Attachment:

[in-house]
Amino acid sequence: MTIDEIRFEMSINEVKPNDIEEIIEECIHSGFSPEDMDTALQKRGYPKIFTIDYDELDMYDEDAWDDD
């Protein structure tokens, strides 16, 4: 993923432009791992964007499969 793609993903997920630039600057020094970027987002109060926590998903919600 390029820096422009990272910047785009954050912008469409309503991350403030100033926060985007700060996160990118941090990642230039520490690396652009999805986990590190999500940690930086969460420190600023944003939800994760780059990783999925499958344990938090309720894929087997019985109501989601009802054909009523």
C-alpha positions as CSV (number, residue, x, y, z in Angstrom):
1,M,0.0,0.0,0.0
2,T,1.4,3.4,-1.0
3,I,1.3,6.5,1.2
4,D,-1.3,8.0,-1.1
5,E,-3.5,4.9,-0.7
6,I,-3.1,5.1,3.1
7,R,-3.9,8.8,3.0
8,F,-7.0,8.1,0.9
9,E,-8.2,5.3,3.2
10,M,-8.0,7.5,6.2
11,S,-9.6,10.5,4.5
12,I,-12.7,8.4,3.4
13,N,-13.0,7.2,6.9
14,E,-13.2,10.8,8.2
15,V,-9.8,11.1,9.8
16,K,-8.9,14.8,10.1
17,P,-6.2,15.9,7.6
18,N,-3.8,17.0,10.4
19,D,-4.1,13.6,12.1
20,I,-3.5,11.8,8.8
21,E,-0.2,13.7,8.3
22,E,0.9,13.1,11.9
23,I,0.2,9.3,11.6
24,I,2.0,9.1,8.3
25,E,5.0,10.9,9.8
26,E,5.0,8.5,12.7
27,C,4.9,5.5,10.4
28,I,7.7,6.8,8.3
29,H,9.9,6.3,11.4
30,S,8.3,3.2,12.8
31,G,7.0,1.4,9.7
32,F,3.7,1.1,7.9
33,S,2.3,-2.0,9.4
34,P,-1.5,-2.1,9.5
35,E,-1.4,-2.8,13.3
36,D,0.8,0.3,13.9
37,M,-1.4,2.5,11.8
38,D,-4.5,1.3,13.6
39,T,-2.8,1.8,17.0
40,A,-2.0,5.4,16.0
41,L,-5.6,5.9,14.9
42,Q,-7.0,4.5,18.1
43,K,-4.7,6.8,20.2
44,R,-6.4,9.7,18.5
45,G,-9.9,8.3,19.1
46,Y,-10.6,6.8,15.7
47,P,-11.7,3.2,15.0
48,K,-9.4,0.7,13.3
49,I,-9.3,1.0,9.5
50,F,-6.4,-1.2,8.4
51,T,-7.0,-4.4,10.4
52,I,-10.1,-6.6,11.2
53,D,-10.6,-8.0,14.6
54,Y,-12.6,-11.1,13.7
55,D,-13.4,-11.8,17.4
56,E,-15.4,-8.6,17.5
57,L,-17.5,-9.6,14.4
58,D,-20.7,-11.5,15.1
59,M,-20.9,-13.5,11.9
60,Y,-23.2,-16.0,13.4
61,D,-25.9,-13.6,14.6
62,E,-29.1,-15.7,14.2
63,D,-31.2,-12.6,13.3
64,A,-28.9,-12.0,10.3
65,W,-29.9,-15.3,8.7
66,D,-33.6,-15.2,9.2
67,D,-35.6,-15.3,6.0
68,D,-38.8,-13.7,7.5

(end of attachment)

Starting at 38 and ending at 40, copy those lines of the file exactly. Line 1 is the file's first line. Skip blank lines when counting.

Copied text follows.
34,P,-1.5,-2.1,9.5
35,E,-1.4,-2.8,13.3
36,D,0.8,0.3,13.9